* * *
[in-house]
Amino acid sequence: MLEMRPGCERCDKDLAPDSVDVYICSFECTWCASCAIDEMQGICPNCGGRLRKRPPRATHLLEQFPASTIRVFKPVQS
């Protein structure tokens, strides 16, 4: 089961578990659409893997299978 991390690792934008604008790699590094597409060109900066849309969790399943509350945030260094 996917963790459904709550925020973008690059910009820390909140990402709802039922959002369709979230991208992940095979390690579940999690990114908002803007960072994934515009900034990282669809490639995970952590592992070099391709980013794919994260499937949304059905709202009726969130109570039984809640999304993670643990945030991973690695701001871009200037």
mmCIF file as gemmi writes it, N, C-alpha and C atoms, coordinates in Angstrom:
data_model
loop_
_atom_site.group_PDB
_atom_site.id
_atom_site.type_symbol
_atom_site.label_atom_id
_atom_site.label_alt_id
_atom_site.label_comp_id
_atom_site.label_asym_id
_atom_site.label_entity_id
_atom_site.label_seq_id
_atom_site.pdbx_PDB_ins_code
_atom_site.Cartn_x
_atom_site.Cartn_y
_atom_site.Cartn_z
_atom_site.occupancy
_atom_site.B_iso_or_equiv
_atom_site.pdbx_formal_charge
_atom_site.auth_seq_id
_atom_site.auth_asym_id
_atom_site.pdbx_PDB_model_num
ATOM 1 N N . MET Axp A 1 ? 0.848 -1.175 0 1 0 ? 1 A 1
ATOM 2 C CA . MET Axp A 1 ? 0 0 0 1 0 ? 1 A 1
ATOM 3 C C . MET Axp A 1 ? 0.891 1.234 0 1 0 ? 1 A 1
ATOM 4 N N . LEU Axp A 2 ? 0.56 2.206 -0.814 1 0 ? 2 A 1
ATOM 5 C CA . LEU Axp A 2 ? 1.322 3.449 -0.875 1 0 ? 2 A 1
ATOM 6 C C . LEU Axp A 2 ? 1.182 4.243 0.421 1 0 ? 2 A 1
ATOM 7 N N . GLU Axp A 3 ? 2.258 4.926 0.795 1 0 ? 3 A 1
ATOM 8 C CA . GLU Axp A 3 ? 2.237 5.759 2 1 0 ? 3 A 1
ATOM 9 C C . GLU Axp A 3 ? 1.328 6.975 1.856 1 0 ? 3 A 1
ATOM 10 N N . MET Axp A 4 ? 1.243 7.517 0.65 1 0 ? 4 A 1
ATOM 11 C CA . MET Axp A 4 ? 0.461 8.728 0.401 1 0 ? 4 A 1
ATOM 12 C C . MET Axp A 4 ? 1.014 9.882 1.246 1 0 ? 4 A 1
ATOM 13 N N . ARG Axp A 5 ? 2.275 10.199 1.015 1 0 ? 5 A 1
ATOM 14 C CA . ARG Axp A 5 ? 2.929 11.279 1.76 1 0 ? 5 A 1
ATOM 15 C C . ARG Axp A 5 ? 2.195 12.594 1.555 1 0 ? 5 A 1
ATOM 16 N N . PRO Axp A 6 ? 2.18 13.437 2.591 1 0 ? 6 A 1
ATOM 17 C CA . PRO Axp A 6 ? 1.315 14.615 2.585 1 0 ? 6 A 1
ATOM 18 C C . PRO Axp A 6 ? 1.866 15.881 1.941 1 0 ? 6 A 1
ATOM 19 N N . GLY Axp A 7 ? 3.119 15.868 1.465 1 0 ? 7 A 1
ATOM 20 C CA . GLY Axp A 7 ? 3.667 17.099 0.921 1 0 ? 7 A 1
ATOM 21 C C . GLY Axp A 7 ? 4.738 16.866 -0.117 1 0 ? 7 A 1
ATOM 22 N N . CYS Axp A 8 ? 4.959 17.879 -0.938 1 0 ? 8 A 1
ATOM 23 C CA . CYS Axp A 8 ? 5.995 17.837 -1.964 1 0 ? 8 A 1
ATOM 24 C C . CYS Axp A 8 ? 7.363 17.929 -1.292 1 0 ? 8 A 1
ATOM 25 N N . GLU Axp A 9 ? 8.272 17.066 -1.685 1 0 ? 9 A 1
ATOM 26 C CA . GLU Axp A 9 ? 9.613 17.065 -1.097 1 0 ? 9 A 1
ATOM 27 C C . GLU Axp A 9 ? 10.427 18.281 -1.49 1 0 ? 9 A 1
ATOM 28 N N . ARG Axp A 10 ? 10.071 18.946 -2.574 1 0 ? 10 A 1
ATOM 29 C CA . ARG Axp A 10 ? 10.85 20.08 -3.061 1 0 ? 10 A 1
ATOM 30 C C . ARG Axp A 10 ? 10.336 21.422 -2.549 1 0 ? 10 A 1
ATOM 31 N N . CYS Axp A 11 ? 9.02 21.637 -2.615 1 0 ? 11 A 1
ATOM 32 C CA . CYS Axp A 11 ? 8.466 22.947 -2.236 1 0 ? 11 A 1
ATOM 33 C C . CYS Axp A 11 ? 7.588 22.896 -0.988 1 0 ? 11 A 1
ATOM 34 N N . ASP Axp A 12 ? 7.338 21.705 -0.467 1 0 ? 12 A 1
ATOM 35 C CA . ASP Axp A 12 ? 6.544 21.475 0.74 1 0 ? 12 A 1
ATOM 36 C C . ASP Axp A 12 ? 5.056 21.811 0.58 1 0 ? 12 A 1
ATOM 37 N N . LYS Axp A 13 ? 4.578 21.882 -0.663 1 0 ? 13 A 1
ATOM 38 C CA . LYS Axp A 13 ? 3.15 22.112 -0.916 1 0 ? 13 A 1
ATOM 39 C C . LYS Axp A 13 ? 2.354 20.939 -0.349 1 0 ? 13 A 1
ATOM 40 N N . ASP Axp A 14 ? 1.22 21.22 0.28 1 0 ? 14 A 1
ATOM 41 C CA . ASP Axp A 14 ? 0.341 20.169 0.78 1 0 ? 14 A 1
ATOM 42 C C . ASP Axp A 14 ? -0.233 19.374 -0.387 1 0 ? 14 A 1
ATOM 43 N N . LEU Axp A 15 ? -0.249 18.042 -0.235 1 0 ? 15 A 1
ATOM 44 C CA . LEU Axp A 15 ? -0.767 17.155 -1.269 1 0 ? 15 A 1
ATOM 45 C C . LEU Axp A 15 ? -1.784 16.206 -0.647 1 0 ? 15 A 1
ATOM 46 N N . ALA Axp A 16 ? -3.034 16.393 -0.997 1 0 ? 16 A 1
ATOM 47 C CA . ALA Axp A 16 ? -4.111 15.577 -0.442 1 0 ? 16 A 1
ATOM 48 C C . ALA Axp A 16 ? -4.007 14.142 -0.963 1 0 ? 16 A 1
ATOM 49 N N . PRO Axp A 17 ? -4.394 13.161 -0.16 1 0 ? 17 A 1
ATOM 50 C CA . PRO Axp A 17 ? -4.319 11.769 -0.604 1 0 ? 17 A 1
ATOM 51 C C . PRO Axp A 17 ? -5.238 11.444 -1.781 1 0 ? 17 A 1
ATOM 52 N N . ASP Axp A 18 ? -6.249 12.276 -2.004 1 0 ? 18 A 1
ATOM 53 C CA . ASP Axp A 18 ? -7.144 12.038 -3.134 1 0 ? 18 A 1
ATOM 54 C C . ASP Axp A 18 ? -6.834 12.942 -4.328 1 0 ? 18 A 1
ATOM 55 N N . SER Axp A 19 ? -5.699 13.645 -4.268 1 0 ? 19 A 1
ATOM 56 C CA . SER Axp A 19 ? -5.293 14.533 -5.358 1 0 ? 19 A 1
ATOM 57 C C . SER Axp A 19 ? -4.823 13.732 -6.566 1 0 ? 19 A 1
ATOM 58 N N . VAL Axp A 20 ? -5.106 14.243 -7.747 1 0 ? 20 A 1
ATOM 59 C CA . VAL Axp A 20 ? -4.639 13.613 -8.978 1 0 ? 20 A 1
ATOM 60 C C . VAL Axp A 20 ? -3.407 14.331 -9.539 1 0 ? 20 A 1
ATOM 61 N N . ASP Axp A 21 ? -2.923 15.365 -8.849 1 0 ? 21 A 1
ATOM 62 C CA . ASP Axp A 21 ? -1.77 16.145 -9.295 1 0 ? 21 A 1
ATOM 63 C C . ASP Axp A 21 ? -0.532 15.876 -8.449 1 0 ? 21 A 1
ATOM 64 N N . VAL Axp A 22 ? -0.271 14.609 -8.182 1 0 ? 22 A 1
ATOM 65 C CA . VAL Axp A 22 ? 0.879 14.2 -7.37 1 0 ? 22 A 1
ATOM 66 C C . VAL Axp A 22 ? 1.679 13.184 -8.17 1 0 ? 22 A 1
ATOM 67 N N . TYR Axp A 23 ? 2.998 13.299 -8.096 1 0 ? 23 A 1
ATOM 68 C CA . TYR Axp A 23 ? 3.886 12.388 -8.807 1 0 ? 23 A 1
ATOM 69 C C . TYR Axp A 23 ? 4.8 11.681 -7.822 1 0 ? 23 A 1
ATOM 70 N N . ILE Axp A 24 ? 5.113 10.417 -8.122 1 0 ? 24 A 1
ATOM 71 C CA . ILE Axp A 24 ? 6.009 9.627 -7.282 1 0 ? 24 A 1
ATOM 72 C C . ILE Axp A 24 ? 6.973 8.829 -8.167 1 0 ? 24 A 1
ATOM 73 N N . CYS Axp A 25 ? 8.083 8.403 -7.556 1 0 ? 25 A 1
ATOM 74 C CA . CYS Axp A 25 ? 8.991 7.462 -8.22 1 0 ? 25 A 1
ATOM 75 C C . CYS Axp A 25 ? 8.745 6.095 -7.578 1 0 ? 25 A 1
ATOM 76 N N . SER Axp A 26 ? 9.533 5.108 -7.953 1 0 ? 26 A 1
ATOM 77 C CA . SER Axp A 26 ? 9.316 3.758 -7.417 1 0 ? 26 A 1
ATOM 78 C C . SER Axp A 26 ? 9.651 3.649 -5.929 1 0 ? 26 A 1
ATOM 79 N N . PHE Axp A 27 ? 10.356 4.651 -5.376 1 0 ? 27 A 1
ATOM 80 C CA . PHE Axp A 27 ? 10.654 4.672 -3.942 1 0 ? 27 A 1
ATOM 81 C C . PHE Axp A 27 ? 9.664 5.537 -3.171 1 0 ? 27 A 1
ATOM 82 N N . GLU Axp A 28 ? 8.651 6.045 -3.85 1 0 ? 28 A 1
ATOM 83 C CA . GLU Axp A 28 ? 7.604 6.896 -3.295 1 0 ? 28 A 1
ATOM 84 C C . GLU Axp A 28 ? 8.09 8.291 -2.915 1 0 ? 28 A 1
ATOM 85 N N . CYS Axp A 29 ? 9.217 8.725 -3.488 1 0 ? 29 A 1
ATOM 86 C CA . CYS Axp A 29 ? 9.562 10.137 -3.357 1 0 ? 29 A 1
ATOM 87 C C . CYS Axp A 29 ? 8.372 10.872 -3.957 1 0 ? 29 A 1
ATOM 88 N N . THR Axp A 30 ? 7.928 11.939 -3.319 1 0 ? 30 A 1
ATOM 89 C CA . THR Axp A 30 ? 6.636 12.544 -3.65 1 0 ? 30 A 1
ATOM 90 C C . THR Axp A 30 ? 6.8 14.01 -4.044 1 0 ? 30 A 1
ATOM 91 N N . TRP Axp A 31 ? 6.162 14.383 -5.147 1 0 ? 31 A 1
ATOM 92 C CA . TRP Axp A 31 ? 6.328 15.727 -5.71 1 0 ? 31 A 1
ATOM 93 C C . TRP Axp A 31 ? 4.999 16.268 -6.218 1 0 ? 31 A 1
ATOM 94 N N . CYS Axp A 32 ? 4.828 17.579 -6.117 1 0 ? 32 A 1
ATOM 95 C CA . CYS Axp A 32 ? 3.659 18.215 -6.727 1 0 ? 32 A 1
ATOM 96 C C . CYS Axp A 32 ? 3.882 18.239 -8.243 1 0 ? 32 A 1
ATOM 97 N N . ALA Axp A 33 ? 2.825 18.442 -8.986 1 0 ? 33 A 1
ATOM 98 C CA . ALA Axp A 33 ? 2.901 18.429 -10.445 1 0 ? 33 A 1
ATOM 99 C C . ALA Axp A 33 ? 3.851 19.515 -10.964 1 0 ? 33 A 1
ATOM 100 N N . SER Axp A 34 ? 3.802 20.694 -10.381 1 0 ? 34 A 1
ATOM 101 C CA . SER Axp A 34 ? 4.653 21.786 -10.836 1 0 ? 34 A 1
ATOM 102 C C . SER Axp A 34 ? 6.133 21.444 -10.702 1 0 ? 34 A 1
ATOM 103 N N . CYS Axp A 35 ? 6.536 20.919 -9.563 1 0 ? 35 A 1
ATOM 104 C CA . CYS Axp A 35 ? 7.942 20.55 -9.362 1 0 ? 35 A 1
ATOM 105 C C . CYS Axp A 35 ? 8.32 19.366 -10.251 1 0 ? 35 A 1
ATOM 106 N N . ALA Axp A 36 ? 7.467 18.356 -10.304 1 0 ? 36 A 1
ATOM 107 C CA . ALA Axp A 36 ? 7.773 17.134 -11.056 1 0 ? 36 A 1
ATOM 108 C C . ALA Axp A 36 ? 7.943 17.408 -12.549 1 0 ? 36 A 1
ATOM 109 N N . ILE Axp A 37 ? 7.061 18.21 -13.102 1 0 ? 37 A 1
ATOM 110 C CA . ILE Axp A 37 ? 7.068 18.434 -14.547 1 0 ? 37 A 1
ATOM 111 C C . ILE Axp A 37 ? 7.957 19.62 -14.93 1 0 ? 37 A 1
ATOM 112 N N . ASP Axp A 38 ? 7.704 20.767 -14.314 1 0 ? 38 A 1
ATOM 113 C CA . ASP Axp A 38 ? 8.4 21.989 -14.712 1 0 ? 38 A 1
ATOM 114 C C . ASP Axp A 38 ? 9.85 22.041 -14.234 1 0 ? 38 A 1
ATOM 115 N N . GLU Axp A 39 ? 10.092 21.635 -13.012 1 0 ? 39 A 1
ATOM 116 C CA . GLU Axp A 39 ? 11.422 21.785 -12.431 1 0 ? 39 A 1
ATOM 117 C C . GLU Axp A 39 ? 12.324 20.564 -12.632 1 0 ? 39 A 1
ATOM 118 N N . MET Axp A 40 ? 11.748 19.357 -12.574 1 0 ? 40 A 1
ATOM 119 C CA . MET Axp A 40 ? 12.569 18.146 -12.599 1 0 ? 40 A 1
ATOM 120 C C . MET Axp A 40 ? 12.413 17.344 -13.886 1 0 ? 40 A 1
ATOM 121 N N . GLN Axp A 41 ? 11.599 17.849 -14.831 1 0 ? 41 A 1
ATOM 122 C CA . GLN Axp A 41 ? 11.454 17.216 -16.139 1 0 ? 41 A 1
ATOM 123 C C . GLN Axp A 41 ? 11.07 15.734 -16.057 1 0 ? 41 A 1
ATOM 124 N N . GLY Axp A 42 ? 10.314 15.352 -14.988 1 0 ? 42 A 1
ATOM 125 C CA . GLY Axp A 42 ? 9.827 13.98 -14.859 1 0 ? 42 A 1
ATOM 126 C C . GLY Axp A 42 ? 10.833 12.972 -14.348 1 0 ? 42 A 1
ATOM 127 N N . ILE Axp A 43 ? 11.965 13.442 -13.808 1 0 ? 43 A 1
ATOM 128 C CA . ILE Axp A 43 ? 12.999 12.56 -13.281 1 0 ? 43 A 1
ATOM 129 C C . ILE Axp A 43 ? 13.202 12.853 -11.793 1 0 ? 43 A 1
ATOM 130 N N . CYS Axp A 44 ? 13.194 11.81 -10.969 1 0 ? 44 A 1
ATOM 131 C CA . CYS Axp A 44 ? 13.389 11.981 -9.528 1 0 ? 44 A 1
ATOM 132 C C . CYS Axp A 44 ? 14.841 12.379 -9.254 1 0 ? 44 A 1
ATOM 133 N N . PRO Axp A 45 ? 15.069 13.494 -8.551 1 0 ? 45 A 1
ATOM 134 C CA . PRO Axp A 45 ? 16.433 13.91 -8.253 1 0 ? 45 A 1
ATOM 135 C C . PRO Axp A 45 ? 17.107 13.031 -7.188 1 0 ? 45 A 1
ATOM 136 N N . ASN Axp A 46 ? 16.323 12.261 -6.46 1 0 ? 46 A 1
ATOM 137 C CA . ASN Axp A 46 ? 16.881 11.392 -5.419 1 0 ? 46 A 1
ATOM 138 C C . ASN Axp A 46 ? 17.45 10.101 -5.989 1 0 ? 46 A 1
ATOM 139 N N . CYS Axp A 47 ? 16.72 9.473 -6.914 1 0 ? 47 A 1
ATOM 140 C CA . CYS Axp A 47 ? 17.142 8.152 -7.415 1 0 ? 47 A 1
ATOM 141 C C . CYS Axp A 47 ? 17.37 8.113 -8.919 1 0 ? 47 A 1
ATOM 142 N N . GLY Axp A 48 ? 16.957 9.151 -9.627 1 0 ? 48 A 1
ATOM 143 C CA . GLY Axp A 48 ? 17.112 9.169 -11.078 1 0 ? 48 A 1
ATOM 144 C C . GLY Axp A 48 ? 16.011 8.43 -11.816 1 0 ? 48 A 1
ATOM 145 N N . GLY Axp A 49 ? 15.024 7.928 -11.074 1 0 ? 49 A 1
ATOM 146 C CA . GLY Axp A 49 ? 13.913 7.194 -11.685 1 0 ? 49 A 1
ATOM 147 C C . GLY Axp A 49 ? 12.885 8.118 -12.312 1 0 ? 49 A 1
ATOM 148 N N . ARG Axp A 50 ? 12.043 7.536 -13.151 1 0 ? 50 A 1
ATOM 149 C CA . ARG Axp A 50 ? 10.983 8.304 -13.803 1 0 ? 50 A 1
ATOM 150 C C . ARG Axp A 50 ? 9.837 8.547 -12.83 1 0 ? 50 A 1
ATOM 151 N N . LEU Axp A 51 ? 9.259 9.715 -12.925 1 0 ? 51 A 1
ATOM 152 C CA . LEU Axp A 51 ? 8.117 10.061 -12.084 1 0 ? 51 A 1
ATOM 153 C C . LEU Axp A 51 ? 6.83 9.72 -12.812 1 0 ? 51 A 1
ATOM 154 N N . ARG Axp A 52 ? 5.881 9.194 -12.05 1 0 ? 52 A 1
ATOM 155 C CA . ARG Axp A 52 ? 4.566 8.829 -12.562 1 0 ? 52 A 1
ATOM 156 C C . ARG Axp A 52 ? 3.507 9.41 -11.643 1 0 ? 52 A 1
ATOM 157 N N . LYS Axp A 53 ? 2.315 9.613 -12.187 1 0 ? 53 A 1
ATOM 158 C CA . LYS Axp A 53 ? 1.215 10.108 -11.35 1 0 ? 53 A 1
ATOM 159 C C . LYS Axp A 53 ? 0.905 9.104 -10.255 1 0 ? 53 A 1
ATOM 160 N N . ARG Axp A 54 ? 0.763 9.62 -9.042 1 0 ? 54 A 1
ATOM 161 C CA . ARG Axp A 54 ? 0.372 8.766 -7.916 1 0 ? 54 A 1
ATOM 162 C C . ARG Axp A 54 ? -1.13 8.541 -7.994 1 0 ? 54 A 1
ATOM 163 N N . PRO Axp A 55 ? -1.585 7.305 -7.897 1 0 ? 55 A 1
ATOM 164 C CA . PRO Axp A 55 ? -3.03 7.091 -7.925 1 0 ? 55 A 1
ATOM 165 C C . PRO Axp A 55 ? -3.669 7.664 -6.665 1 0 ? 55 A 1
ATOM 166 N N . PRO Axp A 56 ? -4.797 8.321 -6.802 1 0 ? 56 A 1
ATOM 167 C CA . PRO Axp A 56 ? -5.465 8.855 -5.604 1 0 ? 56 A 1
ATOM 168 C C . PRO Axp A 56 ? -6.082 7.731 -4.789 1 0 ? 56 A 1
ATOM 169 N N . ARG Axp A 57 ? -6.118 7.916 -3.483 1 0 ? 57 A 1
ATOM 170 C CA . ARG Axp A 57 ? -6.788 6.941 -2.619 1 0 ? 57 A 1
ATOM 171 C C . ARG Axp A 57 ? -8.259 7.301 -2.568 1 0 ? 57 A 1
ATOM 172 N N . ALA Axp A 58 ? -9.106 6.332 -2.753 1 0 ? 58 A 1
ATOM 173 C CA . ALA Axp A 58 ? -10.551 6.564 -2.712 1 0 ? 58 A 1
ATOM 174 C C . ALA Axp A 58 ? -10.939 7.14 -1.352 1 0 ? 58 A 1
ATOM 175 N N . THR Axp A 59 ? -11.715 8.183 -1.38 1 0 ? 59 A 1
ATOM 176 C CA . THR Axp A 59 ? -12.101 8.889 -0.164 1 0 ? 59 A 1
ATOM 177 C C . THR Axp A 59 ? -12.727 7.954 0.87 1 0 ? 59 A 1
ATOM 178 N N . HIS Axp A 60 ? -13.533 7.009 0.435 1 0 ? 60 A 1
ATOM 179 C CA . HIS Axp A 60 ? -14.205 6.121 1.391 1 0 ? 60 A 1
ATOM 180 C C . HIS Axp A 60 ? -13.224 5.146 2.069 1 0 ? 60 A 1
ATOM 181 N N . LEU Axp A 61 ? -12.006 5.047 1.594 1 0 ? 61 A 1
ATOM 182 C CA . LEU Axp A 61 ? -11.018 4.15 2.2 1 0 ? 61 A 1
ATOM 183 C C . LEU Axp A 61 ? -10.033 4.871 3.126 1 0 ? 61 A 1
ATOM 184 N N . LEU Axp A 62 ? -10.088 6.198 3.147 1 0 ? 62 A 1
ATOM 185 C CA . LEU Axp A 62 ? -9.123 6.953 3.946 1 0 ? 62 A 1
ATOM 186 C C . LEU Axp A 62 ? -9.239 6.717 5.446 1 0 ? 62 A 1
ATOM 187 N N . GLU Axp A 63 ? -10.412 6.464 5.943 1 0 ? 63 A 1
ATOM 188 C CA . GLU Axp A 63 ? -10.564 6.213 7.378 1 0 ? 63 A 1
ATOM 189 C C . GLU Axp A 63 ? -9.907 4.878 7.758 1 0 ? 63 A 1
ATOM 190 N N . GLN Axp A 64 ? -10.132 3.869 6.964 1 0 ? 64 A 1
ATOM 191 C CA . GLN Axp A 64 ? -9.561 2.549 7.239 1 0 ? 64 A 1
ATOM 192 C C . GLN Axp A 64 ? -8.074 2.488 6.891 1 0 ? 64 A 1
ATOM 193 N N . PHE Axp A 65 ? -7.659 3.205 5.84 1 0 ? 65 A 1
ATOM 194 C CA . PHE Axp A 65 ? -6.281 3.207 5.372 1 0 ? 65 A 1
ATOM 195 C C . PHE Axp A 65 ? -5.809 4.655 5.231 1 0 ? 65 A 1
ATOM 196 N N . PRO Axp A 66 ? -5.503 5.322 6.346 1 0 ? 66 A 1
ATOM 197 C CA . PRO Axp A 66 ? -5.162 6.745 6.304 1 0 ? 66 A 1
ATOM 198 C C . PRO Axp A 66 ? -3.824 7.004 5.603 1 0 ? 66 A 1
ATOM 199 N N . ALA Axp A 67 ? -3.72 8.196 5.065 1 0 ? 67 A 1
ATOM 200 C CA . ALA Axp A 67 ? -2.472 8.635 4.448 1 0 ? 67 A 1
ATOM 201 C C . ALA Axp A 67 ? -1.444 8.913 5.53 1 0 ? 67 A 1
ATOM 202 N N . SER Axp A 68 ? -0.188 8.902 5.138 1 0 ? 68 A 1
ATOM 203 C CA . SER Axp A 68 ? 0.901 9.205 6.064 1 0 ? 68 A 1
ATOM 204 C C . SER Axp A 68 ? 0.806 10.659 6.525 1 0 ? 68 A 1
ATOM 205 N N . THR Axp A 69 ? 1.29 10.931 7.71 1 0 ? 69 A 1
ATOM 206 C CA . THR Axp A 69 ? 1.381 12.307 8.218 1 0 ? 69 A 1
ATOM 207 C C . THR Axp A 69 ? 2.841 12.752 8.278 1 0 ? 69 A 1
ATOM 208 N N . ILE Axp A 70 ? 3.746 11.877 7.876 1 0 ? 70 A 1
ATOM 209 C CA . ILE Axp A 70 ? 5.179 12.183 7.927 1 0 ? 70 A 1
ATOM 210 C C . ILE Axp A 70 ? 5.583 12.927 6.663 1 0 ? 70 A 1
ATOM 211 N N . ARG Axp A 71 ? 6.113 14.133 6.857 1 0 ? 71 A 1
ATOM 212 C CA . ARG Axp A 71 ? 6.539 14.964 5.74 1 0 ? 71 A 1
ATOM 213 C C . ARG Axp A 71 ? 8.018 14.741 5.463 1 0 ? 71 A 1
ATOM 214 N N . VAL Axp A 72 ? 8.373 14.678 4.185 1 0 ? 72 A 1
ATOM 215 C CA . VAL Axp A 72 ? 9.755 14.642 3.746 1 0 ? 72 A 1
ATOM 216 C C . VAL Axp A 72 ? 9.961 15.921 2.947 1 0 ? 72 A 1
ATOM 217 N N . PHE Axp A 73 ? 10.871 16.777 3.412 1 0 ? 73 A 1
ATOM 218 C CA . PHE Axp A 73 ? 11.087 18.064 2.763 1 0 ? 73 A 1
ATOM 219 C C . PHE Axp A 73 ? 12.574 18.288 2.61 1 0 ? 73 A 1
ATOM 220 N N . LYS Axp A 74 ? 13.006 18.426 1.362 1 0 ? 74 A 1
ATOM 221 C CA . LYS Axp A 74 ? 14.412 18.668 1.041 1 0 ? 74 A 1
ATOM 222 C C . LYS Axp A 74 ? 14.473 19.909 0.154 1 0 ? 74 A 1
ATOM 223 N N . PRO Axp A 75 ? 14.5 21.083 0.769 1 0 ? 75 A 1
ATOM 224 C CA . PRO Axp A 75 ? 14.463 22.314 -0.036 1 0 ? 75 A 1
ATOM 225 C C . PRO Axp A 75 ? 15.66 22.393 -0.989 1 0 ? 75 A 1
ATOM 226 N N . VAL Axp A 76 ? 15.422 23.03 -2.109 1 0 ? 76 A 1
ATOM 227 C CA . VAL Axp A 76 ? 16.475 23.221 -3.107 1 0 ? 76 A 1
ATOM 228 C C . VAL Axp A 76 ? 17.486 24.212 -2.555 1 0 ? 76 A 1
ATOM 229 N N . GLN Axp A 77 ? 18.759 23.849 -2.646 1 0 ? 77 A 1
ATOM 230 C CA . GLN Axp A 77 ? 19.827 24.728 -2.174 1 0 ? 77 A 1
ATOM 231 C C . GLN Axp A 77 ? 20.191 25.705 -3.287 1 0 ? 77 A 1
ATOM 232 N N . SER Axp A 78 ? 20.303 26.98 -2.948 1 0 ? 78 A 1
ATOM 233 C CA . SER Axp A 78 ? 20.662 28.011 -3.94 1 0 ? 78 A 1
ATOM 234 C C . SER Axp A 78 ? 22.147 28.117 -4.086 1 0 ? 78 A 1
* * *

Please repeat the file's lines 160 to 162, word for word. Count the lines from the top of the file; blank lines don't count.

ATOM 135 C C . PRO Axp A 45 ? 17.107 13.031 -7.188 1 0 ? 45 A 1
ATOM 136 N N . ASN Axp A 46 ? 16.323 12.261 -6.46 1 0 ? 46 A 1
ATOM 137 C CA . ASN Axp A 46 ? 16.881 11.392 -5.419 1 0 ? 46 A 1